When the housing market tanked, "stated income" loans were much to blame. Often, would-be homeowners applied for these loans simply by stating their income and signing on the dotted line. Spurred by easy money, home prices began to rise at a rate that was unsustainable. When the bubble finally burst, home values took a dive, and these loan offers were nearly impossible to find. Still, there are ways for homeowners who have trouble documenting income to refinance at today's lower rates.
If you don't have W-2 income, some banks will consider what is known as an asset-based mortgage refinance. Instead of proof of employment and salary, this loan is based on credit history and assets. Because there is no standard formula for determining the optimum level of assets a borrower needs to qualify, each lender must make an arbitrary decision as to what it would require. At a minimum, you will need substantial equity in your home, a stellar credit history, cash reserves to cover several months of debt obligations and the patience to shop around for a lender willing to do business.
Enhanced Documentation Techniques
Proving that you have the means to repay your loan is the most important criterion for a lender. Your ability to qualify for refinancing is directly related to the level of detail you can provide about your financial situation. At the very least, plan on producing tax returns for the two most recent years, several months of bank and investment account statements and proof of any other tangible assets. You will also need to provide a complete listing of all debts. Even if everything is solid financially, expect your interest rate to be higher than someone who can show regular W-2 income.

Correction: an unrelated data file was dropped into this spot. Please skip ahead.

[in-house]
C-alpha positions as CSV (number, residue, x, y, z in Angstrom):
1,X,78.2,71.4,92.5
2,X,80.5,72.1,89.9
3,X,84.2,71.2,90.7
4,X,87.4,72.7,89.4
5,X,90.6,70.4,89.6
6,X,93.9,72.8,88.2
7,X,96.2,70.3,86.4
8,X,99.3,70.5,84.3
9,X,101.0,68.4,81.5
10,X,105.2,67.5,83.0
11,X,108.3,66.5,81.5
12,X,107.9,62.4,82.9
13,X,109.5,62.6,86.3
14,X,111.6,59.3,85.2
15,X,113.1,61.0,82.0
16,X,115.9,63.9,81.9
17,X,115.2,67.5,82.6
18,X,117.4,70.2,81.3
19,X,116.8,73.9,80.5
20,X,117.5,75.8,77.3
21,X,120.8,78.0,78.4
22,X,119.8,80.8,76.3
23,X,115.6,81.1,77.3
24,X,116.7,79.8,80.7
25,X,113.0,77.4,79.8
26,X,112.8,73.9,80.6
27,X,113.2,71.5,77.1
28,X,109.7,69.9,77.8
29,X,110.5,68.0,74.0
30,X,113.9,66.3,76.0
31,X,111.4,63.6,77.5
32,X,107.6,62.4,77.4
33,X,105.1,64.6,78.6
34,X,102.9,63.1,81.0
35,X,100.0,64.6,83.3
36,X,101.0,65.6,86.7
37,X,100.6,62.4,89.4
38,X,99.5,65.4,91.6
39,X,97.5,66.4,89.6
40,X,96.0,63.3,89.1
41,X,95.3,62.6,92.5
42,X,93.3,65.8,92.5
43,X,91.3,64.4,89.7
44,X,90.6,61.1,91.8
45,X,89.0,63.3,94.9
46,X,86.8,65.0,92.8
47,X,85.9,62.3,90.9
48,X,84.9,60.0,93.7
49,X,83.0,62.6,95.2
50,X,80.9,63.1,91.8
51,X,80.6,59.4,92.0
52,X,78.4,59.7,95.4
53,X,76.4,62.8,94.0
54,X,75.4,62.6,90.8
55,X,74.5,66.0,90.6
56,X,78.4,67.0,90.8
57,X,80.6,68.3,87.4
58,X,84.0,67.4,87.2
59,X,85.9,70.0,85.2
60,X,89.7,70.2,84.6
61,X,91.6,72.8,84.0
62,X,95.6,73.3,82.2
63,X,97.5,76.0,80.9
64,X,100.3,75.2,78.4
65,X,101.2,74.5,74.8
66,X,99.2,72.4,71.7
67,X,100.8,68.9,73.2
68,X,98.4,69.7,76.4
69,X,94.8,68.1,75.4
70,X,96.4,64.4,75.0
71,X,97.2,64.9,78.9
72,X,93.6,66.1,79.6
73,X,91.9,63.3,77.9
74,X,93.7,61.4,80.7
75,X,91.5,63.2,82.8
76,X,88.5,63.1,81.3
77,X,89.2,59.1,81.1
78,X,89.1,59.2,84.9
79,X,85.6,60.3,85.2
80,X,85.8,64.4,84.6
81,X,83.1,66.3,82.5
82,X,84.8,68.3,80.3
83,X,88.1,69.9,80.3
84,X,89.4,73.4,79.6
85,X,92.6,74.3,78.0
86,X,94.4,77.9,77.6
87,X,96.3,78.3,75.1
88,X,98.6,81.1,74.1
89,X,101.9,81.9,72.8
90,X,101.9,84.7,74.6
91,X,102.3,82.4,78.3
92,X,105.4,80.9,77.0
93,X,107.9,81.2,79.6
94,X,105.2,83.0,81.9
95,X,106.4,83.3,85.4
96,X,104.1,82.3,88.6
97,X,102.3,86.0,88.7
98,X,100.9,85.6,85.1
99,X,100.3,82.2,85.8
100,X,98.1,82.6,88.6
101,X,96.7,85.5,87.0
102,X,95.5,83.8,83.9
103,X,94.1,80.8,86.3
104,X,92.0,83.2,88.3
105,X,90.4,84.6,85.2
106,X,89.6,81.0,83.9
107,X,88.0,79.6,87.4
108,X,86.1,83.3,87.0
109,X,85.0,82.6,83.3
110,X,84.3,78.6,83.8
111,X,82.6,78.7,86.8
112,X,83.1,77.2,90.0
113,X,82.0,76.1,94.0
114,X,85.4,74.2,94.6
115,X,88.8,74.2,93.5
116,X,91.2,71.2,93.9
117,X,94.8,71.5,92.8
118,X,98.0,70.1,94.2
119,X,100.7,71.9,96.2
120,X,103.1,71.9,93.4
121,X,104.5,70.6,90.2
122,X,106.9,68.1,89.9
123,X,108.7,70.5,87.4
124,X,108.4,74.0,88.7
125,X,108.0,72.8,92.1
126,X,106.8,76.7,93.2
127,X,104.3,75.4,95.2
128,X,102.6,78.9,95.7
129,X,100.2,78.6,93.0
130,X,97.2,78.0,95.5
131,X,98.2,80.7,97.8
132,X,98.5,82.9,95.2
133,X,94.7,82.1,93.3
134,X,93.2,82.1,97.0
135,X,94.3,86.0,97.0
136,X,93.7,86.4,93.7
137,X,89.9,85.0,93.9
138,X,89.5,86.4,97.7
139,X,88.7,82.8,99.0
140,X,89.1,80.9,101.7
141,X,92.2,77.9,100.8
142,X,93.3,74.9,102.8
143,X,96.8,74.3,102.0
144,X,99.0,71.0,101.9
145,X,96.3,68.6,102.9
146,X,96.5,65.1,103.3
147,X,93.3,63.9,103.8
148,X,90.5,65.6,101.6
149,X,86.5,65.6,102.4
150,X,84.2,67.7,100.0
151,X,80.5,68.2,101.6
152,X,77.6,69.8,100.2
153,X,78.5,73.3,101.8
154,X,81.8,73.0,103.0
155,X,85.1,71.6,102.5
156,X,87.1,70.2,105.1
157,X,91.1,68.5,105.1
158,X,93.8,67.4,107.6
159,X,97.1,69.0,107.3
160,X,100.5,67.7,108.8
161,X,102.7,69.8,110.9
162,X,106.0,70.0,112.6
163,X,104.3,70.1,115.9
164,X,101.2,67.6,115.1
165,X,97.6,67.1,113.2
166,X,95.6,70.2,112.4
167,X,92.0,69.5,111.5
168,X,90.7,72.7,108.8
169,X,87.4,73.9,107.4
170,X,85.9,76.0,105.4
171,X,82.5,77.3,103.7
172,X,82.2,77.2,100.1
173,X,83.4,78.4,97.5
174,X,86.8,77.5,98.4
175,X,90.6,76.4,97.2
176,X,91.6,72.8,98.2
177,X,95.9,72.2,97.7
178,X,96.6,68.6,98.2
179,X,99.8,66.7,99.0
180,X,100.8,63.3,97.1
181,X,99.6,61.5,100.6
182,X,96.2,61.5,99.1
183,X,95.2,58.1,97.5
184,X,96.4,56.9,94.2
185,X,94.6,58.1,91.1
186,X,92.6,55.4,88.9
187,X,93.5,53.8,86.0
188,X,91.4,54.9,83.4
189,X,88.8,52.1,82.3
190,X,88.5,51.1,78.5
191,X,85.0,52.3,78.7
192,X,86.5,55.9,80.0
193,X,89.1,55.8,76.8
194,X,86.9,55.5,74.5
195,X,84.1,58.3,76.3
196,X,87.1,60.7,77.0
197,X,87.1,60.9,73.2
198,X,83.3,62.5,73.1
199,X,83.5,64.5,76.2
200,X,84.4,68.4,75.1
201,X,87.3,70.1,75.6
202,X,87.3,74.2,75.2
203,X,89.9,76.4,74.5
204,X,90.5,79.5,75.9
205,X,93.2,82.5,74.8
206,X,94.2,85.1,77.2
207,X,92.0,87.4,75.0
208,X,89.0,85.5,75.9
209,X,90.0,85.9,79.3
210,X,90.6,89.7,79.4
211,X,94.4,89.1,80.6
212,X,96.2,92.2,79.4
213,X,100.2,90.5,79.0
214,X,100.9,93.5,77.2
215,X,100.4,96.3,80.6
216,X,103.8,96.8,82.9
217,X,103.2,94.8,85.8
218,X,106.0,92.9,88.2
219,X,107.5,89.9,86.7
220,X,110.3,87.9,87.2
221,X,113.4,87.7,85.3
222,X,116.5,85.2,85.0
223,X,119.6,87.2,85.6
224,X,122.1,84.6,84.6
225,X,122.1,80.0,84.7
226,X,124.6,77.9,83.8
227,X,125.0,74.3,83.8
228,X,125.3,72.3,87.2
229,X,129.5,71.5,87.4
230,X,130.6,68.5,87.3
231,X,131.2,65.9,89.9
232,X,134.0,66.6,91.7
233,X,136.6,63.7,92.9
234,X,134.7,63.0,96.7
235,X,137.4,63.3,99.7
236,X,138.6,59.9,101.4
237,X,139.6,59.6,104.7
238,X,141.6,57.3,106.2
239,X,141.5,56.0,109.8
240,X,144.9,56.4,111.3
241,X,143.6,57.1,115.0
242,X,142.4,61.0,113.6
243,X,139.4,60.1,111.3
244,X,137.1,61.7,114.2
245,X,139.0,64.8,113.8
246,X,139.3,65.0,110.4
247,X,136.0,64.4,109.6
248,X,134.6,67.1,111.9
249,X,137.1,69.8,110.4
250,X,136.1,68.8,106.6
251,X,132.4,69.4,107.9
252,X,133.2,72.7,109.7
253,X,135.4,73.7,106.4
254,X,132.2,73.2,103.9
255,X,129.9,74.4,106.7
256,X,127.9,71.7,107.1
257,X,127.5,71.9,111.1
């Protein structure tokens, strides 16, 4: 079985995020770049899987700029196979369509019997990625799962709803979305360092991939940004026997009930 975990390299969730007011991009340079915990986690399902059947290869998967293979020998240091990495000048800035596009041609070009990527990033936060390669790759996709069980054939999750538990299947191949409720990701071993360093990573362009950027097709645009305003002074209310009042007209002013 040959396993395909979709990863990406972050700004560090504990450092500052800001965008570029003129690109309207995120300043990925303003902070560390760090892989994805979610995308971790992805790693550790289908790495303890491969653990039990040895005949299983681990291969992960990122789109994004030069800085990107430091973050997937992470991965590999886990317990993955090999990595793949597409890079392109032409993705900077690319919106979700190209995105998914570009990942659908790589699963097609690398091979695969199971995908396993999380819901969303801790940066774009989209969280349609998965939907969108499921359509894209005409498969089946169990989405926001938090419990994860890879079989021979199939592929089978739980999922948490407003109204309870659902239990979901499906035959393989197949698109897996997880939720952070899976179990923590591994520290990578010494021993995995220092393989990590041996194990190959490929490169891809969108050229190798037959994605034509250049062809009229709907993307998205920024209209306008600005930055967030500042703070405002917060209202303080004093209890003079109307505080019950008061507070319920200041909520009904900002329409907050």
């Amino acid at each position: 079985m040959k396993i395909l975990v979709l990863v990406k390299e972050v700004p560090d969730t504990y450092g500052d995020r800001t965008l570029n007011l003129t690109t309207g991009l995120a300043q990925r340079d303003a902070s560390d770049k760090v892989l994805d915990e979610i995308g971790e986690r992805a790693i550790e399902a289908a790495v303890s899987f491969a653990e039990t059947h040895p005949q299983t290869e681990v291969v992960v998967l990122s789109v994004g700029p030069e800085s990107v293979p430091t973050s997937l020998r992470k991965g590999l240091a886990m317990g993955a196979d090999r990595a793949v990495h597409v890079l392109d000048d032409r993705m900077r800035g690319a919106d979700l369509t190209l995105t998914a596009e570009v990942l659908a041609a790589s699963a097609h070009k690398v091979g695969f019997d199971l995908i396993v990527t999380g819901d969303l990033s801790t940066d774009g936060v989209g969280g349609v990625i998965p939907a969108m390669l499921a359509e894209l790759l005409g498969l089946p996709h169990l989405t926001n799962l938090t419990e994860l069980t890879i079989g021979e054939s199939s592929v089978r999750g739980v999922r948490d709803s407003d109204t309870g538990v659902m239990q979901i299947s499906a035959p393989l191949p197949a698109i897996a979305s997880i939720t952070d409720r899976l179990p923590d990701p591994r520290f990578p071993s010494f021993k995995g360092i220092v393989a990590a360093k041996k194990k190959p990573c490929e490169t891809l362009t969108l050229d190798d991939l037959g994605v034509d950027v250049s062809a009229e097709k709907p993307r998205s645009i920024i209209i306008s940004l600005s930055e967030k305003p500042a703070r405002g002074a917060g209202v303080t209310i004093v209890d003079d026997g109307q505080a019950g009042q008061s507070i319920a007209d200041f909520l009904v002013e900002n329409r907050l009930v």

Have Your House in Order
Start by making sure your credit report contains no errors. If it does, correct them before you apply. Reduce balances on credit cards to improve your credit utilization ratio. Having low credit card debt relative to your credit limits is one of the biggest factors influencing your credit score. If possible, organize bank statements to show regular deposits to verify cash flow. If you are self-employed and have signed business contracts ensuring future income, include them in your documentation. If your income is difficult to verify, have an accountant compose a letter explaining why. Finally, ask real estate agents to refer lenders likely to write no-income-verification loans.
If you have an FHA loan and are current on your payments, the U.S. Department of Housing and Urban Development provides a streamlined refinance program that allows you to refinance at a lower rate. This loan has no income verification requirements, and if the new loan amount does not exceed the current loan balance, no appraisal is required. Additionally, closing costs can be included in the new loan if the home is appraised and there is sufficient equity. An FHA loan can be for up to 97.5 percent of the home's value.
- Keith Brofsky/Photodisc/Getty Images
- Can You Add Names on an Existing Mortgage Loan?
- Can I Add a Non-Occupant Borrower to a Mortgage for a Cash-Out Refinance?
- What to Do When Your Mortgage Is Rejected
- Can a Mortgage Be Cashed Out for More Than It's Worth?
- What if a Co-signer Has No Credit History?
- Can I Use a Co-Signer to Get an FHA Loan?
- How to Refinance a Line of Credit to a Fixed Mortgage
- Can I Refinance My Mortgage With Only 10 Percent of My Loan Paid Out?